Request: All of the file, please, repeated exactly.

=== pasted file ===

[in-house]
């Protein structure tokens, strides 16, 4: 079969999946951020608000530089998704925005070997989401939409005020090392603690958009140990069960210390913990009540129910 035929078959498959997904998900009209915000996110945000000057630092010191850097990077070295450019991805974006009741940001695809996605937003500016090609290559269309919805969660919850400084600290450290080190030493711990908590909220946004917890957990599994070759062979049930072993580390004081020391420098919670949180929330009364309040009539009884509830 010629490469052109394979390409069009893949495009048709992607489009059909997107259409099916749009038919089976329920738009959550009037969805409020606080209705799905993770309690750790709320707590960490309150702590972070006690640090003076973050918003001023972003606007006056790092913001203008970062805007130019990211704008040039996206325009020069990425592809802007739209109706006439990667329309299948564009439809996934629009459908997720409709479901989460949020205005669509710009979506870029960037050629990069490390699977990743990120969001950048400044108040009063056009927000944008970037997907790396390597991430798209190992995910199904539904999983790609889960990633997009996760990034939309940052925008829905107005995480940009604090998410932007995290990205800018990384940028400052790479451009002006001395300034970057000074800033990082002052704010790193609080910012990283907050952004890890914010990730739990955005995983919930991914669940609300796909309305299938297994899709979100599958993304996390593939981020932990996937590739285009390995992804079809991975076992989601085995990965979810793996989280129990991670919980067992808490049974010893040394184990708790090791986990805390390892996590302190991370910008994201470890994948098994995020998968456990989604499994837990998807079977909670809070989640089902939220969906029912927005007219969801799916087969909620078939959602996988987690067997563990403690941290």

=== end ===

[in-house]
């Protein structure tokens, strides 16, 4: 079969999946951020608000530089998704925005070997989401939409005020090392603690958009140990069960210390913990009540129910 035929078959498959997904998900009209915000996110945000000057630092010191850097990077070295450019991805974006009741940001695809996605937003500016090609290559269309919805969660919850400084600290450290080190030493711990908590909220946004917890957990599994070759062979049930072993580390004081020391420098919670949180929330009364309040009539009884509830 010629490469052109394979390409069009893949495009048709992607489009059909997107259409099916749009038919089976329920738009959550009037969805409020606080209705799905993770309690750790709320707590960490309150702590972070006690640090003076973050918003001023972003606007006056790092913001203008970062805007130019990211704008040039996206325009020069990425592809802007739209109706006439990667329309299948564009439809996934629009459908997720409709479901989460949020205005669509710009979506870029960037050629990069490390699977990743990120969001950048400044108040009063056009927000944008970037997907790396390597991430798209190992995910199904539904999983790609889960990633997009996760990034939309940052925008829905107005995480940009604090998410932007995290990205800018990384940028400052790479451009002006001395300034970057000074800033990082002052704010790193609080910012990283907050952004890890914010990730739990955005995983919930991914669940609300796909309305299938297994899709979100599958993304996390593939981020932990996937590739285009390995992804079809991975076992989601085995990965979810793996989280129990991670919980067992808490049974010893040394184990708790090791986990805390390892996590302190991370910008994201470890994948098994995020998968456990989604499994837990998807079977909670809070989640089902939220969906029912927005007219969801799916087969909620078939959602996988987690067997563990403690941290």